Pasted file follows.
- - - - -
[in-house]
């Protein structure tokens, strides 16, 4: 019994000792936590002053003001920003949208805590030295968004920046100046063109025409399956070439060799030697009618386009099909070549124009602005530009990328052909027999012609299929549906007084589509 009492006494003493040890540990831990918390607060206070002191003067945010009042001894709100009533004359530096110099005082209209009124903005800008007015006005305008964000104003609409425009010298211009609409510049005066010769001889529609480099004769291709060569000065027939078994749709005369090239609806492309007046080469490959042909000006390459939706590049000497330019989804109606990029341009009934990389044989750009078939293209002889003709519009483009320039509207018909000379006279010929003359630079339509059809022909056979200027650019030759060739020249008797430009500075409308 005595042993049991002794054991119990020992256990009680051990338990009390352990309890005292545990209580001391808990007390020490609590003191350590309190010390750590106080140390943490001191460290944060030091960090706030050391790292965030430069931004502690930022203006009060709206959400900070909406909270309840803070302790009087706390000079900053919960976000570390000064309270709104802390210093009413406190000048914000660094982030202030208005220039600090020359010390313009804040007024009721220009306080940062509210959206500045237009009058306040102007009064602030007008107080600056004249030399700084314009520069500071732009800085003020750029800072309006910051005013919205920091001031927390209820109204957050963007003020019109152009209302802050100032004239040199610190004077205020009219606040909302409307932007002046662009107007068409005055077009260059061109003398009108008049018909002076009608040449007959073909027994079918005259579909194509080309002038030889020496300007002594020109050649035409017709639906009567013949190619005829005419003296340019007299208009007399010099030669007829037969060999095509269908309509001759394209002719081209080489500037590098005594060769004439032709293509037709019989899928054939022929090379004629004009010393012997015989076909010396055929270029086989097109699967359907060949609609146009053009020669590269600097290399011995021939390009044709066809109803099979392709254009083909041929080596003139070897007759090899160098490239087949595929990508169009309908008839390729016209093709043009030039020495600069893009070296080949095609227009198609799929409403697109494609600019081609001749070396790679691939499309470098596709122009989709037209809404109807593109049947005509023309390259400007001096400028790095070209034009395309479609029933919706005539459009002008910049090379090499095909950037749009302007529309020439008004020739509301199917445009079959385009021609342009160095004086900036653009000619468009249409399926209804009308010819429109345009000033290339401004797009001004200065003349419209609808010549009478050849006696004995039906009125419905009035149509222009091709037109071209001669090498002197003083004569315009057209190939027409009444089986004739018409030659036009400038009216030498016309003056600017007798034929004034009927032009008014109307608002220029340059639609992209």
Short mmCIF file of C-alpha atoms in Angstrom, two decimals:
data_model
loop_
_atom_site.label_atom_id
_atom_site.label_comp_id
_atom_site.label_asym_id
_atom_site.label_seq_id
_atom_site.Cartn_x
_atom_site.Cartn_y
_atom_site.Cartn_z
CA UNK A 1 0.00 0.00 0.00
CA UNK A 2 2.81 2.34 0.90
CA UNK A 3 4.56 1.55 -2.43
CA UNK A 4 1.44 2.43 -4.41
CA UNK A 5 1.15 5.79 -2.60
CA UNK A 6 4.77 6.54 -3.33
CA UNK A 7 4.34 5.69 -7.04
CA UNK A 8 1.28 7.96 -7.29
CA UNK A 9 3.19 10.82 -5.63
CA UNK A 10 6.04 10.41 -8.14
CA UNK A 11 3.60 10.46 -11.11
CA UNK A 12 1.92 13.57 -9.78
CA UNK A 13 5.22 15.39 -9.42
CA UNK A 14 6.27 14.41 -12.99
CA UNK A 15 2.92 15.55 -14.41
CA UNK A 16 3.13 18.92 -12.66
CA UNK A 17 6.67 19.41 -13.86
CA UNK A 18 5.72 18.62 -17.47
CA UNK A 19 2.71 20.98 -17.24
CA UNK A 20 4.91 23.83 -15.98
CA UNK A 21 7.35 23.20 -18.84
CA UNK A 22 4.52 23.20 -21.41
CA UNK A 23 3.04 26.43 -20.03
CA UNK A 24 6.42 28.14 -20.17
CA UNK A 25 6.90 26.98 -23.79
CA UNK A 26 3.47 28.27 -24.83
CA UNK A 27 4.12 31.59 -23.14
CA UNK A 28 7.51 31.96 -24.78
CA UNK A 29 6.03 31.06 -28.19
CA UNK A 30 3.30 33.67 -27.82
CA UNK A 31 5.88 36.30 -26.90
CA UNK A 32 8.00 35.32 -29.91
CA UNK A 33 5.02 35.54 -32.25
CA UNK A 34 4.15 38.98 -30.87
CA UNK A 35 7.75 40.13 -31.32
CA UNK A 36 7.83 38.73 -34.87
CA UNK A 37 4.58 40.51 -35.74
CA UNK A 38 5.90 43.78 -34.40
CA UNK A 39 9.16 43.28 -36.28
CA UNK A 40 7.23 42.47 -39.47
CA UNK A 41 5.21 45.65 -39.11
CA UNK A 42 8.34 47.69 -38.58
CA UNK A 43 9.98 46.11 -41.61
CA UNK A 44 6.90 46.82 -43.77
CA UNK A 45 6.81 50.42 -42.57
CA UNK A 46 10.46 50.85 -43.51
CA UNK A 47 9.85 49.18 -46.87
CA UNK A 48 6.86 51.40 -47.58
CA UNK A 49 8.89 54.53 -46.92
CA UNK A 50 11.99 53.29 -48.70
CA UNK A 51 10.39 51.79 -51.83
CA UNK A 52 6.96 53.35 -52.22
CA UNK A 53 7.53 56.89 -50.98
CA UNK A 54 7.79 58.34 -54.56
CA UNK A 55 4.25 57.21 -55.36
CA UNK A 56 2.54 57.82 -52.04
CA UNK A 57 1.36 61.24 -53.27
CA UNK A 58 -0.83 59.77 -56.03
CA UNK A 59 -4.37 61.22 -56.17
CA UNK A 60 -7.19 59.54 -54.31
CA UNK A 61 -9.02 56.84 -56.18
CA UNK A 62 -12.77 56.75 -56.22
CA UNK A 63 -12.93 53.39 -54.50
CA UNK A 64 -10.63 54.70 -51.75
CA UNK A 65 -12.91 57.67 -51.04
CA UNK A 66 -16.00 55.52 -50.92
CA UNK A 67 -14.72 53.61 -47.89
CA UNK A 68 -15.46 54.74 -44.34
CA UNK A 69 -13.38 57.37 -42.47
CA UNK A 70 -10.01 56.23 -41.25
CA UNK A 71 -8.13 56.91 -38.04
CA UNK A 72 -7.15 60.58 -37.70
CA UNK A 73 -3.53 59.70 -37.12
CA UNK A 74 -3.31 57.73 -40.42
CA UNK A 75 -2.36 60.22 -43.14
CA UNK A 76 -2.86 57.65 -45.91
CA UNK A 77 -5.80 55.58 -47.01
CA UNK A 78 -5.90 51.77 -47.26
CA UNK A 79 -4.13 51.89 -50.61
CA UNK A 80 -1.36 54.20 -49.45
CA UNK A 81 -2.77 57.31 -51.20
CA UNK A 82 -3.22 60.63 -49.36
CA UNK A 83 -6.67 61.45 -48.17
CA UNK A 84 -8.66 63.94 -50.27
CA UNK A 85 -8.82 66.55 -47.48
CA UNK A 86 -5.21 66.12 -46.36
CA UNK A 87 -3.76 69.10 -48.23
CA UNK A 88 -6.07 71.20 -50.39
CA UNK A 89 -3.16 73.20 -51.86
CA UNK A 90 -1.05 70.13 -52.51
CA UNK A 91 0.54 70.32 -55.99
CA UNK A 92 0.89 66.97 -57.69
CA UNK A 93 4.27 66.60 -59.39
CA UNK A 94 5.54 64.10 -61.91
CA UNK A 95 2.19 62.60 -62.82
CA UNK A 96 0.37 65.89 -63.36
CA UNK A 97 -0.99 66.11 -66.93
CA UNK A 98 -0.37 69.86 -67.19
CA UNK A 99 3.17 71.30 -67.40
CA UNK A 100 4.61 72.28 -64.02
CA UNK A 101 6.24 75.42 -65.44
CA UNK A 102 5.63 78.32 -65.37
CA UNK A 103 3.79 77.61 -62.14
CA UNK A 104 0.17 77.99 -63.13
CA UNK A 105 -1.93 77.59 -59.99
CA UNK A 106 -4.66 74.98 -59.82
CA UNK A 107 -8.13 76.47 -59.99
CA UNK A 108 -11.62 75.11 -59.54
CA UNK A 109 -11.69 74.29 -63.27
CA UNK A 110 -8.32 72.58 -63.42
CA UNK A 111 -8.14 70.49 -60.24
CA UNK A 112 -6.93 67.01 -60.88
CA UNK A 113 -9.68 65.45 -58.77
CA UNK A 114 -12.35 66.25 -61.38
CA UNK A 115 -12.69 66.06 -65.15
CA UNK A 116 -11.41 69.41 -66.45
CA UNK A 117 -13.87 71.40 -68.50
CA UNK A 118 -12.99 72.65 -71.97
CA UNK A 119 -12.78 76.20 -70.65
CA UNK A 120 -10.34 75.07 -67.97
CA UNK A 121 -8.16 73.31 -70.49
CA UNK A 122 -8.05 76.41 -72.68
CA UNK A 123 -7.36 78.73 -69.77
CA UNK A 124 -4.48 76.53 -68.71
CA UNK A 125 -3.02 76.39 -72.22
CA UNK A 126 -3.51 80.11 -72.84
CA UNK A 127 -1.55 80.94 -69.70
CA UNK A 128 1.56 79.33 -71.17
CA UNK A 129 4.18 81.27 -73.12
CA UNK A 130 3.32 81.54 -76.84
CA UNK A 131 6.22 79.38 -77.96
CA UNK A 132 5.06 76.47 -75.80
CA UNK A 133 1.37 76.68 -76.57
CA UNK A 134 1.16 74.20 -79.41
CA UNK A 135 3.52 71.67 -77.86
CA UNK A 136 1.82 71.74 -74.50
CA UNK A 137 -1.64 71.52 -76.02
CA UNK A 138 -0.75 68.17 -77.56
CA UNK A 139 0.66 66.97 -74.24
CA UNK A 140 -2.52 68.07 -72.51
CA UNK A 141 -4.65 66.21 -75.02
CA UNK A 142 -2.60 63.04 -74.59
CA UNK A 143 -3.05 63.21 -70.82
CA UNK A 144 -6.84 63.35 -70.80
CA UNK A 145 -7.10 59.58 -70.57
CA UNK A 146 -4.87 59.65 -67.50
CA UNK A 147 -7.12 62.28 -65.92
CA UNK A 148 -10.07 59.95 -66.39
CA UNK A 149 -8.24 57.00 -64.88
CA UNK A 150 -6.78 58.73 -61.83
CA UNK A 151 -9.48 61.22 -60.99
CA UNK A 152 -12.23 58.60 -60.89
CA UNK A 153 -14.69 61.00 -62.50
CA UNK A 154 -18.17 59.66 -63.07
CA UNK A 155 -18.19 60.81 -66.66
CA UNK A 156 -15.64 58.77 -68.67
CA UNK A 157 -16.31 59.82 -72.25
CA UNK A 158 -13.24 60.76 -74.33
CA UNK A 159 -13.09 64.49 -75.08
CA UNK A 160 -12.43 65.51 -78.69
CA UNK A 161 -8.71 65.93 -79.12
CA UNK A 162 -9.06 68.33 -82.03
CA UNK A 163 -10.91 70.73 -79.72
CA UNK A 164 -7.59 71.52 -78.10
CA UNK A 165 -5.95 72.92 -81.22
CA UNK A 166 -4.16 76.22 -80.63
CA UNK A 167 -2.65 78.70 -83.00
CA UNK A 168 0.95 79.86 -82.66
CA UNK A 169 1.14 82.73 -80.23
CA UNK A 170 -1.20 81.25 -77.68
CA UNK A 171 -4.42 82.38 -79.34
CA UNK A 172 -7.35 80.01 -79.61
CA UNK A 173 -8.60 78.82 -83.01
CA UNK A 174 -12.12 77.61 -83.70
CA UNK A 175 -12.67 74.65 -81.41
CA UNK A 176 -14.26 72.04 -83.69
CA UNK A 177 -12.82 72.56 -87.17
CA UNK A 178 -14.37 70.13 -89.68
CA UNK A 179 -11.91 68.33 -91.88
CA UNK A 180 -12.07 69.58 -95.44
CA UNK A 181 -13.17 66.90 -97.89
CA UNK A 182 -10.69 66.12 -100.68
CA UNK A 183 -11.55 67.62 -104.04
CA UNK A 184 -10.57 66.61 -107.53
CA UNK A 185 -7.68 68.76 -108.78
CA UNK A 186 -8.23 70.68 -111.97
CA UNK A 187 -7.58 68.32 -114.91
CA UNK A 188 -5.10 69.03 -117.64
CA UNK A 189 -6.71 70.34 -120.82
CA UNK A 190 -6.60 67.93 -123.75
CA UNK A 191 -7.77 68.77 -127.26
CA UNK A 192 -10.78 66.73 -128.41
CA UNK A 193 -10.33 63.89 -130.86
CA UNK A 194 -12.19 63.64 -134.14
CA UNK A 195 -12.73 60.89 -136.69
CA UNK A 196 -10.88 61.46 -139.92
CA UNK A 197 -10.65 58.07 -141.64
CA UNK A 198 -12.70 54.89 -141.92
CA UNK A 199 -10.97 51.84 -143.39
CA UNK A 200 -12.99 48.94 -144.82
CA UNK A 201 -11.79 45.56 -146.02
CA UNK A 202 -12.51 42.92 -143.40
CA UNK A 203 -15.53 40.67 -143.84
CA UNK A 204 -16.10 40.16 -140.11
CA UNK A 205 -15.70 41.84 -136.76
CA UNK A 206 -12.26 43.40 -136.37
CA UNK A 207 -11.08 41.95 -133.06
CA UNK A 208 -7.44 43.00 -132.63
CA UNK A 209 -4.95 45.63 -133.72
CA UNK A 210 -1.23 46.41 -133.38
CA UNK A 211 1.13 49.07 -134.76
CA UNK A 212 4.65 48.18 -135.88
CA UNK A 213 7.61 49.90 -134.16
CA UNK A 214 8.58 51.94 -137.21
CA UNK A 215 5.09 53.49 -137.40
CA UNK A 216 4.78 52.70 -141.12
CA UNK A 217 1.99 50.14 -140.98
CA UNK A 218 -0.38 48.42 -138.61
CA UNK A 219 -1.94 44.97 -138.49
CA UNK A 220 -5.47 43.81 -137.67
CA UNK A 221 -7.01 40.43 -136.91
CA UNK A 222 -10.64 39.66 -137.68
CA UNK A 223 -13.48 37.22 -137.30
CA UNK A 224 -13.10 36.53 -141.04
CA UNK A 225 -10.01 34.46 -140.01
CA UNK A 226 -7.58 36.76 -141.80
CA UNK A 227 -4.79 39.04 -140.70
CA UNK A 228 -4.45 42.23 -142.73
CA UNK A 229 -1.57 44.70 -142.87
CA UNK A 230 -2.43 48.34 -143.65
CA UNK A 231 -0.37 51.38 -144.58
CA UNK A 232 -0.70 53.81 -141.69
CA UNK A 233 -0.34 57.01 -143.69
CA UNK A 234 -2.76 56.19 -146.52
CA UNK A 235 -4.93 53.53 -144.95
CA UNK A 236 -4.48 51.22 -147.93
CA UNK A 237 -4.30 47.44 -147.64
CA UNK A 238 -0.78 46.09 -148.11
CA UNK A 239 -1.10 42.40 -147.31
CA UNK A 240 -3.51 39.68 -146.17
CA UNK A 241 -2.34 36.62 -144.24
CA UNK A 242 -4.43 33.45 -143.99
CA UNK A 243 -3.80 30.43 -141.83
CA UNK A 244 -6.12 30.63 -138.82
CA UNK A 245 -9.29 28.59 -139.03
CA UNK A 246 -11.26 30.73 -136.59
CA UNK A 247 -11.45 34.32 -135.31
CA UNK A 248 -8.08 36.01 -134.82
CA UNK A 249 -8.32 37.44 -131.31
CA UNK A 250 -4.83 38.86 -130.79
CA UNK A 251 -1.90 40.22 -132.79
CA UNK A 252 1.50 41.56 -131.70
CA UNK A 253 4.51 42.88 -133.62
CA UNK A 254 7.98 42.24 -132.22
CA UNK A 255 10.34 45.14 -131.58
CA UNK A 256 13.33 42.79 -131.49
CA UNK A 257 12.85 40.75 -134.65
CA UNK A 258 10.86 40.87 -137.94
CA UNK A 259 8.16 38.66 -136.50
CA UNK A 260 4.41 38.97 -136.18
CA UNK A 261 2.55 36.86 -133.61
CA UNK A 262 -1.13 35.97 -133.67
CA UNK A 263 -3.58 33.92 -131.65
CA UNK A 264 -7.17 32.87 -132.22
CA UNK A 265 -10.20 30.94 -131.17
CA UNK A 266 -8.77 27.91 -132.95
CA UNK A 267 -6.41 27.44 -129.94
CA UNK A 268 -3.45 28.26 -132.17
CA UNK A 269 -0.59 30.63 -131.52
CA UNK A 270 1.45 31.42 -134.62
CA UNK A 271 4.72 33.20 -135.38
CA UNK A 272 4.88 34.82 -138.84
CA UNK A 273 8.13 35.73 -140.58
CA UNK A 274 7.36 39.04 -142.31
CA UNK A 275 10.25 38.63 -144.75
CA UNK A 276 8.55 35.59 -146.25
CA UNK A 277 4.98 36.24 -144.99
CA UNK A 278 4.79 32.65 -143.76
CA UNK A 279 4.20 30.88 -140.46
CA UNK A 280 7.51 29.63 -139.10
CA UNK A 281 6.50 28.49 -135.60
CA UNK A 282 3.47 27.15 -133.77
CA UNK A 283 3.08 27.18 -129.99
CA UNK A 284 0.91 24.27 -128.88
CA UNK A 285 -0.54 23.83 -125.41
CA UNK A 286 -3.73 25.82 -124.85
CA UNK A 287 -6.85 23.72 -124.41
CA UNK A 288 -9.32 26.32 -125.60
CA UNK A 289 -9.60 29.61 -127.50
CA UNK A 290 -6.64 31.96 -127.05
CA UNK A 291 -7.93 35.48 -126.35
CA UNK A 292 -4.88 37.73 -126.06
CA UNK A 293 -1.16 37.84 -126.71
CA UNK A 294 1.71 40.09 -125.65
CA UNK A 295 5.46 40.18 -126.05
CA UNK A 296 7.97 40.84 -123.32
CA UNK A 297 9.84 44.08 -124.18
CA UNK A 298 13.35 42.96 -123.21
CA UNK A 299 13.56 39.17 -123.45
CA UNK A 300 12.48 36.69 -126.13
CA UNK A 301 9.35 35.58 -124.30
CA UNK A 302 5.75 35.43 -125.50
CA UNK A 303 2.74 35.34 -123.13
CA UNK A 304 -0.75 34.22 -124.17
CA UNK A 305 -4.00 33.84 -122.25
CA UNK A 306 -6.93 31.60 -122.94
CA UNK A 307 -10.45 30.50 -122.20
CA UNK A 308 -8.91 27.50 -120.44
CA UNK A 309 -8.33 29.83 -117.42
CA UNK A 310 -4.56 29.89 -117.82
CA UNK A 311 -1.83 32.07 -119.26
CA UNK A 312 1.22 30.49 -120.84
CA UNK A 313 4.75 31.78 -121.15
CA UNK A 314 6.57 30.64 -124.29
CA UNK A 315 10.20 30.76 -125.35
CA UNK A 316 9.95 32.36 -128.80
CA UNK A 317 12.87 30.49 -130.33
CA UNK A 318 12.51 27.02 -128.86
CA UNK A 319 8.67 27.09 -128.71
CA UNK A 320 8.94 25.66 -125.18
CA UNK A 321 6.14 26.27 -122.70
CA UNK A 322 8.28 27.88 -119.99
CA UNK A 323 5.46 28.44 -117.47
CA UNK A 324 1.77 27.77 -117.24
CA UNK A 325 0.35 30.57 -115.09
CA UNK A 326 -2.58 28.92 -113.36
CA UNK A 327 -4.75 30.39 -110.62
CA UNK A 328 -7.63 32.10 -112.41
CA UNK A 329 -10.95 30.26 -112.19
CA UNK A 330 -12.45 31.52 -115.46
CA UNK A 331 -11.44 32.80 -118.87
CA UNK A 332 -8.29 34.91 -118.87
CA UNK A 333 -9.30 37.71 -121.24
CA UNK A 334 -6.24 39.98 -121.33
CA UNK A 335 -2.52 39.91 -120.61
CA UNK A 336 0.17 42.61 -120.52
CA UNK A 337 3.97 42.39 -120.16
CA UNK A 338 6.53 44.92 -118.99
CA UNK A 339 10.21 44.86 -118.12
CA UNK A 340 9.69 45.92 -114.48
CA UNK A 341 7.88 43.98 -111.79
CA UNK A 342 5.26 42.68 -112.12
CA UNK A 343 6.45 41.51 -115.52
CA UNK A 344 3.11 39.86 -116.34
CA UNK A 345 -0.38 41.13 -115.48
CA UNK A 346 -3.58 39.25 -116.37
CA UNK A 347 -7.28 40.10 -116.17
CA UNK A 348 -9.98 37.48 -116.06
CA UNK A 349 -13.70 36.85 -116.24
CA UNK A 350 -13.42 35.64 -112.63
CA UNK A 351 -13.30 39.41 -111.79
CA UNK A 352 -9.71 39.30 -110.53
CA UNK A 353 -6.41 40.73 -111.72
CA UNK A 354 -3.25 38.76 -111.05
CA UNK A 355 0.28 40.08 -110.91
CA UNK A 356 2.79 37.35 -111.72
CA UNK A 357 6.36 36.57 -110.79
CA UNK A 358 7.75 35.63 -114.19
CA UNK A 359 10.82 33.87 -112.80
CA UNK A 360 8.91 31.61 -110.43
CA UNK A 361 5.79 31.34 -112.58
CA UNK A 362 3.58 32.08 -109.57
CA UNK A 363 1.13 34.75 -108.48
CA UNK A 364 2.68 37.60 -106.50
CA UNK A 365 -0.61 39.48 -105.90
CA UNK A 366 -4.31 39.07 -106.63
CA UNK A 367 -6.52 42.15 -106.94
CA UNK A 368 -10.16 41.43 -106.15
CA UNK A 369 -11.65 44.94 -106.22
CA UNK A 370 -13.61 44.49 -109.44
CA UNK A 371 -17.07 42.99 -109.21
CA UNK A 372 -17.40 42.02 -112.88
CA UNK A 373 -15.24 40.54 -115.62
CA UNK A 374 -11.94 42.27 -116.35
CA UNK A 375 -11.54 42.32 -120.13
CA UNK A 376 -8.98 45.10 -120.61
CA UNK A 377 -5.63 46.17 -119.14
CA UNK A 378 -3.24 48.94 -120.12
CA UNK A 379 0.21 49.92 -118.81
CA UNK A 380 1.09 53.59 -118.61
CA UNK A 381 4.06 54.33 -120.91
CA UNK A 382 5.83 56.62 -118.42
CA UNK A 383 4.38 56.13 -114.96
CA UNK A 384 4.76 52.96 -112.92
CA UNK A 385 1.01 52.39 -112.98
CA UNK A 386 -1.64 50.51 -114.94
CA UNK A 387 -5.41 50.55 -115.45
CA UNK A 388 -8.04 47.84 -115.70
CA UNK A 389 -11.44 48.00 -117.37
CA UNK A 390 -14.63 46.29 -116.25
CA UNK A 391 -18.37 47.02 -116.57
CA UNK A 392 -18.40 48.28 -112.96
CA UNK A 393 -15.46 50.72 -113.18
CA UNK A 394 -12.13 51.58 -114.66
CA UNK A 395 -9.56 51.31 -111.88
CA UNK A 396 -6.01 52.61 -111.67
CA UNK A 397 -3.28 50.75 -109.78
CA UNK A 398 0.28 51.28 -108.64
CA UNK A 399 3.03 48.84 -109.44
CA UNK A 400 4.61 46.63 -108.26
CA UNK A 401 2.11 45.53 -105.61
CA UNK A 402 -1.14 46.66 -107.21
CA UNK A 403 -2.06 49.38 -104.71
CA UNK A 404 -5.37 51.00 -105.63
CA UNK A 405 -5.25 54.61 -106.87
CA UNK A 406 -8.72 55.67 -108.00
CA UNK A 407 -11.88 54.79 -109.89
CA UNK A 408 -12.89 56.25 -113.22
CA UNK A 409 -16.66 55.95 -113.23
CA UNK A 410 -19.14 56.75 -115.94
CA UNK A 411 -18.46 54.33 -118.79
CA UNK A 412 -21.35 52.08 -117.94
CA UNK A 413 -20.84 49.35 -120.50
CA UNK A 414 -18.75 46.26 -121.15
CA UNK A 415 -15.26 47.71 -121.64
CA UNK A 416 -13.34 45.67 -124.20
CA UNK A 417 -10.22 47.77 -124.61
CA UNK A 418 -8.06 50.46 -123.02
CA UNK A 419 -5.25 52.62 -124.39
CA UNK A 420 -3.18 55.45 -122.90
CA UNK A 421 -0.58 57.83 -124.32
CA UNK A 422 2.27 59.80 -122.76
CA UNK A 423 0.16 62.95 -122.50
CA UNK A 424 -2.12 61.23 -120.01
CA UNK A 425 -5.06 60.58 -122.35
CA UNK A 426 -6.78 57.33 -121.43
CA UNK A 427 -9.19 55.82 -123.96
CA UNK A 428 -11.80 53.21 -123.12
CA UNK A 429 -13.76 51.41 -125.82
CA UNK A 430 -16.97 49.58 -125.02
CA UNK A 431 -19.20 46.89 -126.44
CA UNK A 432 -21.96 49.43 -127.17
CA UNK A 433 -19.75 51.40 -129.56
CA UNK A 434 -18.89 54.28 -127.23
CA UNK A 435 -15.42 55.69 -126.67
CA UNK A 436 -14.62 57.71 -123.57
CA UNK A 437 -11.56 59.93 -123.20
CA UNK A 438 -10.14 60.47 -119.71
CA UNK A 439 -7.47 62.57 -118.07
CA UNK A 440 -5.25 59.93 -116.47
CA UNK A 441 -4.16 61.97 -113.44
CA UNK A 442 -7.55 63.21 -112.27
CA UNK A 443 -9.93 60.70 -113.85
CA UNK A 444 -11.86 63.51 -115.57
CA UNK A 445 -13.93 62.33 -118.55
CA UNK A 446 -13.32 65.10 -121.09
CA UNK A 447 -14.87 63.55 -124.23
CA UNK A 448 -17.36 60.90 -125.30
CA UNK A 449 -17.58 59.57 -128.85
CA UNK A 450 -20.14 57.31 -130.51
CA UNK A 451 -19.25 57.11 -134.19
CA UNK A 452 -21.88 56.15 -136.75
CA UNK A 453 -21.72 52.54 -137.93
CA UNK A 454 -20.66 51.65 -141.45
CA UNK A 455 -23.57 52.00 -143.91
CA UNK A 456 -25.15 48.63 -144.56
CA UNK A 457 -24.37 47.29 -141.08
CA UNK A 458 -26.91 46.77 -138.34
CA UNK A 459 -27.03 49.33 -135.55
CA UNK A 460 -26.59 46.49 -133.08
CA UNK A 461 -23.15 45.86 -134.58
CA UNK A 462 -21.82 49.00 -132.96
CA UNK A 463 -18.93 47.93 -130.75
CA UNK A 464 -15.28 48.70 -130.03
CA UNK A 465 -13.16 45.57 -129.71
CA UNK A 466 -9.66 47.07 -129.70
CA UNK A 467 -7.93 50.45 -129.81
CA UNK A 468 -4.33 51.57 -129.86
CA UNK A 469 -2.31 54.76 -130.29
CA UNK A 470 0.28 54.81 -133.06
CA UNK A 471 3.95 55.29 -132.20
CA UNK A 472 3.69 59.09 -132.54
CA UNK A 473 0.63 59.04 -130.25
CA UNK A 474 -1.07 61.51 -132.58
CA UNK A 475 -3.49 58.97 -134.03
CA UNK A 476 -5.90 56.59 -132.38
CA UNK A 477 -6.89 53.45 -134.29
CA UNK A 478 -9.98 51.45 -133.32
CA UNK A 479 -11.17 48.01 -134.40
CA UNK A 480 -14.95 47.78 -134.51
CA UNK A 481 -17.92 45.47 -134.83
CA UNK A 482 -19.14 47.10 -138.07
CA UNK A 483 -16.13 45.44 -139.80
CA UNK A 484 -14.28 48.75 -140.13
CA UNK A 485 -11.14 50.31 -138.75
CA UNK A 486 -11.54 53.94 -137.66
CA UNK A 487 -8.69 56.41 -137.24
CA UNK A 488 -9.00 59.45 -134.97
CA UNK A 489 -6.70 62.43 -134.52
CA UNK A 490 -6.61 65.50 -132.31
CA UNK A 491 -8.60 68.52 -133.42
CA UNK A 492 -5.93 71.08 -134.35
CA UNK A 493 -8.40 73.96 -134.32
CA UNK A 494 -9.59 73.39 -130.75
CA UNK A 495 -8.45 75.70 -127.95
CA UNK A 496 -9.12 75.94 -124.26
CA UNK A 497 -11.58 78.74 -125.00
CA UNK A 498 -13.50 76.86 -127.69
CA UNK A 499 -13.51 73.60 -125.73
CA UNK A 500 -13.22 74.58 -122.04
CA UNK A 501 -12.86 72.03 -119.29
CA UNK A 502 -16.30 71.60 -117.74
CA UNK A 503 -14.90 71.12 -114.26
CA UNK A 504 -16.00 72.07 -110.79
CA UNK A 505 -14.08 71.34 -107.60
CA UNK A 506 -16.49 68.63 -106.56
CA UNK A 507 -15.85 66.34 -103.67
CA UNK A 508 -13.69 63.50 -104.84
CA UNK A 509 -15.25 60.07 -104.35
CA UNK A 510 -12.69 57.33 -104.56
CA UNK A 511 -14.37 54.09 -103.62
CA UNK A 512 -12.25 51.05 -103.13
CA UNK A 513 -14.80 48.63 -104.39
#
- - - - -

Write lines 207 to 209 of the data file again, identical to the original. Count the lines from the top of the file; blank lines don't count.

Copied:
CA UNK A 195 -12.73 60.89 -136.69
CA UNK A 196 -10.88 61.46 -139.92
CA UNK A 197 -10.65 58.07 -141.64